Con: Only 4 playoff teams and no TB opportunities due to scheduling are huge cons against this format. The other con in a double elimination is the need for a two game championship final. While this may be considered a pro for the team who comes through the "A Bracket" it can be a scheduling nightmare trying to add in the one extra game.
Final Thought: This isn't a horrible format. In fact this is the format I would like to see at the Olympics moving forward. We see this format in the NCAA baseball and softball world series as well as the Little League World Series (picture example) and it works well. The cons are too strong though given the growth of the sport on a world championship level. Although if you made the rule the championship finale was a simple one game winner take all, regardless of who wins and how they got there, perhaps it is doable. However, the IOC certainly should look at this option for curling in the future. Hmmmm, Calgary 2026 would be perfect actually!!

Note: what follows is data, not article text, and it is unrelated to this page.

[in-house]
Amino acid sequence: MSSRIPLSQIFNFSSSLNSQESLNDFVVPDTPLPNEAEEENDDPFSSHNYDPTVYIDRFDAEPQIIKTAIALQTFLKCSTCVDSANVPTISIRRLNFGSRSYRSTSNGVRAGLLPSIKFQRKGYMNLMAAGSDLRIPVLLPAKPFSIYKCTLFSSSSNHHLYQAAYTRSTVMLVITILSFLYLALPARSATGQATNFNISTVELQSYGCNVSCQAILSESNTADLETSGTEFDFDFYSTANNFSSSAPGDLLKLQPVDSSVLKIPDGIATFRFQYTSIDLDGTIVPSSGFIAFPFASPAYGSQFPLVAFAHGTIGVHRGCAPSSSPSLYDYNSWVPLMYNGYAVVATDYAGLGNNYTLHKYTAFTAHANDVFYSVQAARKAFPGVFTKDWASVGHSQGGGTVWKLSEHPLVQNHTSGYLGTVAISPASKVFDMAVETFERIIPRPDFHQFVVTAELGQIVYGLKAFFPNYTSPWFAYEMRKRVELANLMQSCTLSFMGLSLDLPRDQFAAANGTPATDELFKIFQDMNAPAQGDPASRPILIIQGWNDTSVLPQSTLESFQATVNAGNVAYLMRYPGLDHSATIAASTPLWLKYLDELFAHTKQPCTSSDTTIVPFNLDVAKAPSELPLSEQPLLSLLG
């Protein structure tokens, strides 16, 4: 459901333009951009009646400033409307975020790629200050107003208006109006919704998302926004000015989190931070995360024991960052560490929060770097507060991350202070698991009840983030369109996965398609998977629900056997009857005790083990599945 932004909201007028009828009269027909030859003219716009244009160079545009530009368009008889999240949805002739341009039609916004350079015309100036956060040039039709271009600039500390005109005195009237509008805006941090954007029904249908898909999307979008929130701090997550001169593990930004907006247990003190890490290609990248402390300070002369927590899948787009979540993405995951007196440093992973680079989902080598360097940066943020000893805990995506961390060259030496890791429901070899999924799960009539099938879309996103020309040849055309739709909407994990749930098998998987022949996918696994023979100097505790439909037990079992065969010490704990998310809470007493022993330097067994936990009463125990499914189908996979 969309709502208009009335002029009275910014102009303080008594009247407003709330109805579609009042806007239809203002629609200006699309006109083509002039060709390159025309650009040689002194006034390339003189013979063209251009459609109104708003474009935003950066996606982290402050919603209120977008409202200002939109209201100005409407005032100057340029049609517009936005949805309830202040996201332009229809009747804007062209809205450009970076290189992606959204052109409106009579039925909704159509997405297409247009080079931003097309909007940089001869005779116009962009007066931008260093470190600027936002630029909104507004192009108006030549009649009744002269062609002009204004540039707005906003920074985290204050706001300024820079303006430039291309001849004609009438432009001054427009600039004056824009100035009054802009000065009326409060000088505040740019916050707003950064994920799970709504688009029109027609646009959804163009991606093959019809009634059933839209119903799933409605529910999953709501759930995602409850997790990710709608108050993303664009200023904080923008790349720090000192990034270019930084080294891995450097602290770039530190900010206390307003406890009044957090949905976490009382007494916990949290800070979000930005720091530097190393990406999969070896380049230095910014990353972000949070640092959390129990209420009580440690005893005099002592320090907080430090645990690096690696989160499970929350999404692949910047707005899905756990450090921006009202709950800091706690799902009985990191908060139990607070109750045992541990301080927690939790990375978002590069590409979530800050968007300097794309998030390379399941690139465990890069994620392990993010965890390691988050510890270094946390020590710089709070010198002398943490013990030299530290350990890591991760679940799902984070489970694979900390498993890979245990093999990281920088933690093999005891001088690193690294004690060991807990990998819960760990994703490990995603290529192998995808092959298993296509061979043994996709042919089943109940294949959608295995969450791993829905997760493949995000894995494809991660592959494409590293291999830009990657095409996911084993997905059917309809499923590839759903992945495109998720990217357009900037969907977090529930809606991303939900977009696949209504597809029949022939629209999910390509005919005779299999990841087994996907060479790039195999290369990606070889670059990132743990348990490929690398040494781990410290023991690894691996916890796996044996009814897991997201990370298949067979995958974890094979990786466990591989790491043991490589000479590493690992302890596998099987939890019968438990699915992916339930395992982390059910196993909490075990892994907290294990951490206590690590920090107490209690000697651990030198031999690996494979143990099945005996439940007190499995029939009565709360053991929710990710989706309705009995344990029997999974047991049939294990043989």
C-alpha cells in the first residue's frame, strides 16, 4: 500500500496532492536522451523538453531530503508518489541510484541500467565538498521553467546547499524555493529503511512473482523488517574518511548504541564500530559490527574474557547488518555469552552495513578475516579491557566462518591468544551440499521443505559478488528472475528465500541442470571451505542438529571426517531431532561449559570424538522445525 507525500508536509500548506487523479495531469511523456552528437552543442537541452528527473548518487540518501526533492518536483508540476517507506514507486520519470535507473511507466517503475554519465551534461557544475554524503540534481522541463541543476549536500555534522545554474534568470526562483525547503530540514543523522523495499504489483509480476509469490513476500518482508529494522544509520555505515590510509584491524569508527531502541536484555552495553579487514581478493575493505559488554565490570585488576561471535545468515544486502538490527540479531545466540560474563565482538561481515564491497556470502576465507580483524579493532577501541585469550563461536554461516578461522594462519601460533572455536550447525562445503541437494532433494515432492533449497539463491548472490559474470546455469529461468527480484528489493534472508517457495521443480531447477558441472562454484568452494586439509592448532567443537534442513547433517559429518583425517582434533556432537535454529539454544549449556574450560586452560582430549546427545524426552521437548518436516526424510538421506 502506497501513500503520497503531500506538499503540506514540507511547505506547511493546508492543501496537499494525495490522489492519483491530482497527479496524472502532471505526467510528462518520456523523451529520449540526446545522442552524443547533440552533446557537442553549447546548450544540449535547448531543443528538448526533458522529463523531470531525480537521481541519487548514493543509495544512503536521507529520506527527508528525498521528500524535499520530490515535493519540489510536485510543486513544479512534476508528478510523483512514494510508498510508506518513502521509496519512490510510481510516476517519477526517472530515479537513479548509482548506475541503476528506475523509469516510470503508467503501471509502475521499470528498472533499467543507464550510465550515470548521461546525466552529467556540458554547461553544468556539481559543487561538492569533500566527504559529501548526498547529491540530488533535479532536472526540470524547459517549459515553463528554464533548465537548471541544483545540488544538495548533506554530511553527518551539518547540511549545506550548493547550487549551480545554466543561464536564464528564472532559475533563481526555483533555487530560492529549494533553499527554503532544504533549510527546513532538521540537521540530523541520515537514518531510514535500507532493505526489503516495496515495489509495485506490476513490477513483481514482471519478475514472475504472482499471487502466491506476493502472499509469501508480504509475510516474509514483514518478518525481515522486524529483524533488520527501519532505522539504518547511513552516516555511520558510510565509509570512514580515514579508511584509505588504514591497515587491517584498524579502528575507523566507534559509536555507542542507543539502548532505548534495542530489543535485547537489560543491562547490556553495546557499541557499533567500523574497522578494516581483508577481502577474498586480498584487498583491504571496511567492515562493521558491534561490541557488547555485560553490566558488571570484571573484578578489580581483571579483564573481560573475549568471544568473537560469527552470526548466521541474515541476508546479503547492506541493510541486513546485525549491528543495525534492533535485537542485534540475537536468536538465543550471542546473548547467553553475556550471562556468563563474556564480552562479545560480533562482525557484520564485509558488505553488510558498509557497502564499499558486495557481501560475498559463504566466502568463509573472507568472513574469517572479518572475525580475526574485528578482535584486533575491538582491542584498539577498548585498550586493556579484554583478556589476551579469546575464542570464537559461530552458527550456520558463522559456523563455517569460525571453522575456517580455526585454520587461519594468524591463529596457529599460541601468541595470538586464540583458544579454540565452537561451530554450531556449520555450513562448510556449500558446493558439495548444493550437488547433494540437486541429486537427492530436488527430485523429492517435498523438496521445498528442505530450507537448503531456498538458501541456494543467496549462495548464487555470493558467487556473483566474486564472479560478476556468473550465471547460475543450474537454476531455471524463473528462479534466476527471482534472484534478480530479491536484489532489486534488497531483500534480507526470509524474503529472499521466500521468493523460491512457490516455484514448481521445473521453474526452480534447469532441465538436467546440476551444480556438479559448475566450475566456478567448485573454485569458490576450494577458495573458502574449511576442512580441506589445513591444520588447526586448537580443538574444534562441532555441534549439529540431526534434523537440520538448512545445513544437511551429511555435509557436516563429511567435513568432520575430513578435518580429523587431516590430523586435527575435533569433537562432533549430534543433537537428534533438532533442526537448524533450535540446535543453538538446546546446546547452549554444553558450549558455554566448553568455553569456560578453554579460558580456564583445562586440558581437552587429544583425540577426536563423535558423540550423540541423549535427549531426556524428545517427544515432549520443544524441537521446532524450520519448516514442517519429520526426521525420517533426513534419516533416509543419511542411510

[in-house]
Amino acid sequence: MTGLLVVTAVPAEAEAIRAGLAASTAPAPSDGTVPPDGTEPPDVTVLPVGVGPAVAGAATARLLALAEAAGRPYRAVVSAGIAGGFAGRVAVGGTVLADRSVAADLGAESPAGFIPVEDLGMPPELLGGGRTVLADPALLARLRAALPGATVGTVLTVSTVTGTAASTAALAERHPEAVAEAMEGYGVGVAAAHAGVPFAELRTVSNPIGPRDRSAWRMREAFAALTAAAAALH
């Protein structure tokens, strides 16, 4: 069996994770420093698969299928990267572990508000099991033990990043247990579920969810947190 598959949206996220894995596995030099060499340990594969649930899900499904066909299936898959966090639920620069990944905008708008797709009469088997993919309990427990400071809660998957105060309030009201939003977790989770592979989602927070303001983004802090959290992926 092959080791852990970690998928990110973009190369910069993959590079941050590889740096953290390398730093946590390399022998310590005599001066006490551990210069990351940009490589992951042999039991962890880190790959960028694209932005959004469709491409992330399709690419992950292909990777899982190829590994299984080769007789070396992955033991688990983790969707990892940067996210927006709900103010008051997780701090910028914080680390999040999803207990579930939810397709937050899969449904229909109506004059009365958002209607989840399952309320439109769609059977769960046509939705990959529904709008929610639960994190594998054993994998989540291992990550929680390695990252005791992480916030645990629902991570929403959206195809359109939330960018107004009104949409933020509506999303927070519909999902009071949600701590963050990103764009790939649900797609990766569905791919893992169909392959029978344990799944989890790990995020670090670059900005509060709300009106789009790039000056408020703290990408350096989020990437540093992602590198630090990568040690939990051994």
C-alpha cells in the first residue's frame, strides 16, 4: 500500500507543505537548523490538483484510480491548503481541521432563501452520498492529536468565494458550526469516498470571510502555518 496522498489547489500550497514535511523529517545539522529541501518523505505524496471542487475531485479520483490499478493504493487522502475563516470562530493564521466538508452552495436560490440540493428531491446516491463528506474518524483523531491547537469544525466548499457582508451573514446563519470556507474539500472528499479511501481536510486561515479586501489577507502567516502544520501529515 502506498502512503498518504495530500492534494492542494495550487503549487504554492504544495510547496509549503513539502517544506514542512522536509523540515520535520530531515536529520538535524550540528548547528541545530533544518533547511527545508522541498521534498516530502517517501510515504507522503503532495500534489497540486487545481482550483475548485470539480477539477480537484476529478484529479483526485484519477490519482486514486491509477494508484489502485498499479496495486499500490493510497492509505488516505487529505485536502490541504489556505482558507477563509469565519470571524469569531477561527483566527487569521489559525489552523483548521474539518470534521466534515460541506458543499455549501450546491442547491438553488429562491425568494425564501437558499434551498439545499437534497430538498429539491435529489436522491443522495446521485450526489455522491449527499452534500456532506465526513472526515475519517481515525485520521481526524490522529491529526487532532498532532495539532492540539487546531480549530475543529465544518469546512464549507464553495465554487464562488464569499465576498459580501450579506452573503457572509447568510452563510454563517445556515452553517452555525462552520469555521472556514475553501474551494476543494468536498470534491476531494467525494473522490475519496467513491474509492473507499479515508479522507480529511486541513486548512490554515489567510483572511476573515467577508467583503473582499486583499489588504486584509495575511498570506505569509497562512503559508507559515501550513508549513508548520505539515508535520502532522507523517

8. Elite Eight
Amount of Games Needed: 8
Pro: Simple. Easy. Win and in. The higher seeded team earns rocks and hammer for each round. Teams could be reseeded for the SF round or a simple bracket with 1 vs 8 W vs 4 vs 5 W and 2 vs 7 W vs 3 vs 6 W for the SF round. This is the true definition of sports playoffs folks. Plus more teams in the playoffs does support the #growthesport mentality and would mean the full run of the RR draw would always have meaningful games on the ice as teams either are competing for a playoff spot still in the final RR draw or jockeying for playoff position and possibility of hammer in their QF game and beyond.